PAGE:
Queen’s House was commissioned by James I in 1616 as a summer residence for his wife, the Anne of Denmark.
It was built by the famous architect Inigo Jones in the new Palladian style, and caused an utter sensation as nothing had been seen like this in England before.
Along with Banqueting House it is one of the few buildings by Jones to survive to modern times, and can rightly be labelled his piece de resistance. “Solid, proportionable to the rules, masculine and unaffected.”
Unfortunately Anne of Denmark died before it was completed, so Charles I carried on the work for his queen: Henrietta Maria.
Queen’s House later became a home for aristocrats, and then a school, before the government finally turned it over to the National Maritime Museum for use as a gallery. It now houses a collection of naval paintings.
This review originally appeared in his London blog
Nowadays Queen’s House is nothing more than an adjunct for the National Maritime Museum, but guidebook describes it as one of the most important buildings in the country.
When it was originally built by Inigo Jones it was genuinely revolutionary, but is it any good these days? Answer: er… it’s okay, I suppose.
I accept that it must have been amazing back in the day, but when you look at it now it’s just a big white shoebox. I visited Banqueting House the other day and when you step inside your eyes open wide to take it all in. There’s nothing like that here. There’s no big painting on the ceiling.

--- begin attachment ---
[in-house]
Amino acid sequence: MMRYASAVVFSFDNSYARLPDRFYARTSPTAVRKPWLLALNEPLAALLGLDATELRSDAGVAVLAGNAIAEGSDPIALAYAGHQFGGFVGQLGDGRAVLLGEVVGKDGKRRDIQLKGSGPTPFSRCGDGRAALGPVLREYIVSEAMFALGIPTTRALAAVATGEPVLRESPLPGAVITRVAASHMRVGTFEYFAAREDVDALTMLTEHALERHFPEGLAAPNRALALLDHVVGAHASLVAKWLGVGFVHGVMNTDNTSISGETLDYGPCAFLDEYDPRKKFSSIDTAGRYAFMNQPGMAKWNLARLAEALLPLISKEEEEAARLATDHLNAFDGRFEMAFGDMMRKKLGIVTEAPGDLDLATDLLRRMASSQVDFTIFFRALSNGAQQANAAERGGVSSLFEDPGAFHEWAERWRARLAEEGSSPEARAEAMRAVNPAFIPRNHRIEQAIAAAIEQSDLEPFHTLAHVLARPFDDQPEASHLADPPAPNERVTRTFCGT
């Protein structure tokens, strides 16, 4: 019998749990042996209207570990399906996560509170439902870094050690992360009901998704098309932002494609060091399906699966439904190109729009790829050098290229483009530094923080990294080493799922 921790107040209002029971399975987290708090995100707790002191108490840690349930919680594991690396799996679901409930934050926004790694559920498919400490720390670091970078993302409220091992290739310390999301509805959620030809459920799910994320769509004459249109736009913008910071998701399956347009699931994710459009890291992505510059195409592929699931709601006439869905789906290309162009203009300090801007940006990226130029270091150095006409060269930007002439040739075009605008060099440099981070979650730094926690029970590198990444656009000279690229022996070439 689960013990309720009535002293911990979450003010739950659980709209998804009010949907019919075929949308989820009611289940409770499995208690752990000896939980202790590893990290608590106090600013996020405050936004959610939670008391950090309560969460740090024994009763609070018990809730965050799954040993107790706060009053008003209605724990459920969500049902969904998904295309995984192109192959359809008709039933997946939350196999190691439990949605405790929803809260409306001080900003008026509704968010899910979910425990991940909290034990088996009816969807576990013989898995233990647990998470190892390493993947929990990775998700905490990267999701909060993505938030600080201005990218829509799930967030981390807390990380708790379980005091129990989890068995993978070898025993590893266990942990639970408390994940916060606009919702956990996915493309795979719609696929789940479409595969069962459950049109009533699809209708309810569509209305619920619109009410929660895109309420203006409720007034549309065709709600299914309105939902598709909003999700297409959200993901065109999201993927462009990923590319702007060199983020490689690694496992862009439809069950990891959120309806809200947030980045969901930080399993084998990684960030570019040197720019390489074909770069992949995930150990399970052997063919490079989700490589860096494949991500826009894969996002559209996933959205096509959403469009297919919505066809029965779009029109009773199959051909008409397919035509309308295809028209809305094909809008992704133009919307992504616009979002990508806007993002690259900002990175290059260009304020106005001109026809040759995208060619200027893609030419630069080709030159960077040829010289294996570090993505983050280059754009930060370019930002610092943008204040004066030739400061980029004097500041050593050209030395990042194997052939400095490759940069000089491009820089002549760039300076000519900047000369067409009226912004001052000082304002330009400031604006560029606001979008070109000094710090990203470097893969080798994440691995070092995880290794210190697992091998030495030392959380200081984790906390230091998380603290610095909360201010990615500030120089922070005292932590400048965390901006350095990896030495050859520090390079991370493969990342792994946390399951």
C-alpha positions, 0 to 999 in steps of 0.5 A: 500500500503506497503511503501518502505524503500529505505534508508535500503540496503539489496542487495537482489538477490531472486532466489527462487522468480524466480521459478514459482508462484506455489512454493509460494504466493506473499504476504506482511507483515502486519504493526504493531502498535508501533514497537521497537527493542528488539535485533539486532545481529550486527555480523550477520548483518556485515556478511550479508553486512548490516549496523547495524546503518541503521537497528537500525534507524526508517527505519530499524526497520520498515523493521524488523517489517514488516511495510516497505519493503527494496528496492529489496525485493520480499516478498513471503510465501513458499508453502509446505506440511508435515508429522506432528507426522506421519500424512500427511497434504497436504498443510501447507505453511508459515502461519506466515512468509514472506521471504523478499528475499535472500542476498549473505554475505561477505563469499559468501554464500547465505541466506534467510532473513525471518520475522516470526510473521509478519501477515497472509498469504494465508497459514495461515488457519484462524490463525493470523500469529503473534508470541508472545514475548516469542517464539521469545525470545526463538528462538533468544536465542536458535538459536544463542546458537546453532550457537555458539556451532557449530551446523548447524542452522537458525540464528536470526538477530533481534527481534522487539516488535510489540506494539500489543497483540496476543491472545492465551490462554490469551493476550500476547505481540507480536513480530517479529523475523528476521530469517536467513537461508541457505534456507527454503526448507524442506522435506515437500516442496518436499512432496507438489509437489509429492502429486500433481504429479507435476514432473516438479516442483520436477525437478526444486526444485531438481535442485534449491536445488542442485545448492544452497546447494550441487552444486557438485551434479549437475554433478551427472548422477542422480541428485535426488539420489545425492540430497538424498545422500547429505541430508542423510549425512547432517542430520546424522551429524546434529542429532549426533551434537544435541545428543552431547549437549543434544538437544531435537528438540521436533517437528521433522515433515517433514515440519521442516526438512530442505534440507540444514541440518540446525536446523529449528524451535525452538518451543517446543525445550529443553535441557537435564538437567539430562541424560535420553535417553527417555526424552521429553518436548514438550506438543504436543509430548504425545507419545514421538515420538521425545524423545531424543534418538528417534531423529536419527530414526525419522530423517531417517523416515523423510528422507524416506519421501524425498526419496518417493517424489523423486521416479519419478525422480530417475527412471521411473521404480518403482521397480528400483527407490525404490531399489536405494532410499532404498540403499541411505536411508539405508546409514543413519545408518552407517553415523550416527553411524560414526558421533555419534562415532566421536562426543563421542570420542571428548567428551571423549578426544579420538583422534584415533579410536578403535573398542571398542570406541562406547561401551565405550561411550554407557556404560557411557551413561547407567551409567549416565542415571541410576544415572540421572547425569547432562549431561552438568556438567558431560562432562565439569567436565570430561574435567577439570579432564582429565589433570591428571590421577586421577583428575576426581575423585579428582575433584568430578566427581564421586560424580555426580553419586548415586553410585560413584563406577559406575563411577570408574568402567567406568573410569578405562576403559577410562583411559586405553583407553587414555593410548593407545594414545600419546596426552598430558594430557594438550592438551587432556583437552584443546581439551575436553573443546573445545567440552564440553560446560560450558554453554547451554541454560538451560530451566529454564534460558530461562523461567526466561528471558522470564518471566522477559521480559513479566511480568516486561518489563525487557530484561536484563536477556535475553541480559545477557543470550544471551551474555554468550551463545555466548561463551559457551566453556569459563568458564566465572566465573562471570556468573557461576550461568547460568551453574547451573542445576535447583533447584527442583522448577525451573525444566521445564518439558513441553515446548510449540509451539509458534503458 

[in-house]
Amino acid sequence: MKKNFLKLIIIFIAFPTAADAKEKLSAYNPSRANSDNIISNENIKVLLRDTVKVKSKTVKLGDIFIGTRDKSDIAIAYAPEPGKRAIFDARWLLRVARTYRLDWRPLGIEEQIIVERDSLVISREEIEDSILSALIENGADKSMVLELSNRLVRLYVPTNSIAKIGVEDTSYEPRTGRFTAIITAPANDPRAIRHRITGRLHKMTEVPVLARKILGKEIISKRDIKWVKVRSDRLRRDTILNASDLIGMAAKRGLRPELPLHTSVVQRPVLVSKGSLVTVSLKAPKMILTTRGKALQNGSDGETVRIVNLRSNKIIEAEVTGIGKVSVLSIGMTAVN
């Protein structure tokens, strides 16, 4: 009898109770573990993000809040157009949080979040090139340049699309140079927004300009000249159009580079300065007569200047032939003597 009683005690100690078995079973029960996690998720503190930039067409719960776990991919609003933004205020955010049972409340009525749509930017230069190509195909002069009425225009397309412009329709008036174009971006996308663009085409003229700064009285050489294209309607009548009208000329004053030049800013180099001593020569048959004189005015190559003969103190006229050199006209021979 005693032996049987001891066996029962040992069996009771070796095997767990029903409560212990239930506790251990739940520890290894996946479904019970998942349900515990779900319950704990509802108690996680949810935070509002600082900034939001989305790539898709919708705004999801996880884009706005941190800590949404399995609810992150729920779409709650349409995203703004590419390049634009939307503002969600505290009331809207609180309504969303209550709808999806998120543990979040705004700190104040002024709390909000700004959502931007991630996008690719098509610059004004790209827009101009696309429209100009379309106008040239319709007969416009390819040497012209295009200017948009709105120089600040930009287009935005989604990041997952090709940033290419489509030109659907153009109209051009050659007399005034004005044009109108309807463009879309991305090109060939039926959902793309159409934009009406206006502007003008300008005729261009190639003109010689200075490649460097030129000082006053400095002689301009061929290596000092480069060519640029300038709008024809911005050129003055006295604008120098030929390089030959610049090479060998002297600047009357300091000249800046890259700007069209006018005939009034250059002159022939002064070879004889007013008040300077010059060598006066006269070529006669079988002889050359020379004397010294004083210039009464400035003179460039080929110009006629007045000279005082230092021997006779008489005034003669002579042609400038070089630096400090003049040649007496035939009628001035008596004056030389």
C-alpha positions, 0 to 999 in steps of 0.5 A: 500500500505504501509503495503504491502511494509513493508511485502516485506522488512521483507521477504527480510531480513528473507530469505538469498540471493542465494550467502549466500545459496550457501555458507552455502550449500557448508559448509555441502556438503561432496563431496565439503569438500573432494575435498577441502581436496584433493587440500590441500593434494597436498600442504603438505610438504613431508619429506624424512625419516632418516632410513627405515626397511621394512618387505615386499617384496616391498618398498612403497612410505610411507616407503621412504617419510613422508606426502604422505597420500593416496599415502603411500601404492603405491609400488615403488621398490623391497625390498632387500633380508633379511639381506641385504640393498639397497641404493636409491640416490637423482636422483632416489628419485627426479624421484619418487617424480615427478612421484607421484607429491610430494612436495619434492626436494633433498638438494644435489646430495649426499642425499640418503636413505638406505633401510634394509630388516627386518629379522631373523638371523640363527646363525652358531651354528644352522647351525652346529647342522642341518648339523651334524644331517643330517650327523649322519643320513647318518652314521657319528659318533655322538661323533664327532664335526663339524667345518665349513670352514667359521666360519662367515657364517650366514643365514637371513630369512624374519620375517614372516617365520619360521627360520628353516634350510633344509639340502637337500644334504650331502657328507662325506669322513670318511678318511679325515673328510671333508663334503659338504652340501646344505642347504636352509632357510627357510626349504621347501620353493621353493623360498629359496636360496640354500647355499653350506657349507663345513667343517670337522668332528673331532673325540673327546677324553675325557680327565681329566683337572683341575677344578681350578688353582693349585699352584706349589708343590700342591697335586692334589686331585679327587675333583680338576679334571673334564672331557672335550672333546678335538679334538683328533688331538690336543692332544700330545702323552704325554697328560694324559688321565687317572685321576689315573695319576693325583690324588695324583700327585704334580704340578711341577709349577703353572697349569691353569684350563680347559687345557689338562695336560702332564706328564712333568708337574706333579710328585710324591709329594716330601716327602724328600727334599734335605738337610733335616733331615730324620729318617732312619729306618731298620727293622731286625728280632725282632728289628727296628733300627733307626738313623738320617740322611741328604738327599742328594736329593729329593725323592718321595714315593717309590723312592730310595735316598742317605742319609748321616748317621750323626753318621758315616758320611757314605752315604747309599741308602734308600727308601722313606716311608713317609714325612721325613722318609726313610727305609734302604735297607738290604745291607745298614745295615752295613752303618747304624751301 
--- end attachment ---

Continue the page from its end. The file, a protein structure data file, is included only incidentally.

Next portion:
The main hall is just two stories tall with a checkerboard floor, and a balcony running round the inside. Think ‘posh hotel foyer’, and that you will have some idea of what it looks like.
There are lots of pokey little rooms off to the side containing paintings from the National Maritime Museum. They all show big boats, boats in battle, and portraits of famous sailors. Some of them are by famous painters like Gainsborough and Reynolds.
If you like boats then you’ll probably get a kick out of it, but for the rest of us it’s the kind of place that you’ll only visit… once.
> Read Craig’s review of the National Maritime Museum “I do like the National Maritime Museum, but given Britain’s rich history of war on the waves, and the fact that we won just about every battle we ever fought, it always seems a bit sparse on content to me. Where’s the rest of it? I suppose we must have sunk it all. All you’ll find downstairs are some ship’s figureheads, a titchy model of Nelson’s Column, a gilded barge from Georgian times, two old industrial engines, a few scale models and a silver speedboat. That is practically it. That is downstairs done in fifteen minutes… unless you like looking at old paintings of the River Thames. Luckily I do, but I’m not sure how interesting they’ll be to a tourist… continued.”
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The other attractions worth visiting in Greenwich are the Old Royal Naval College, National Maritime Museum and Royal Observatory on top of Greenwich Hill. You might like to explore the Cutty Sark ship as well. Or how about catching a sightseeing boat from Westminster to Greenwich? The best boat companies are City Cruises and Thames River Services.
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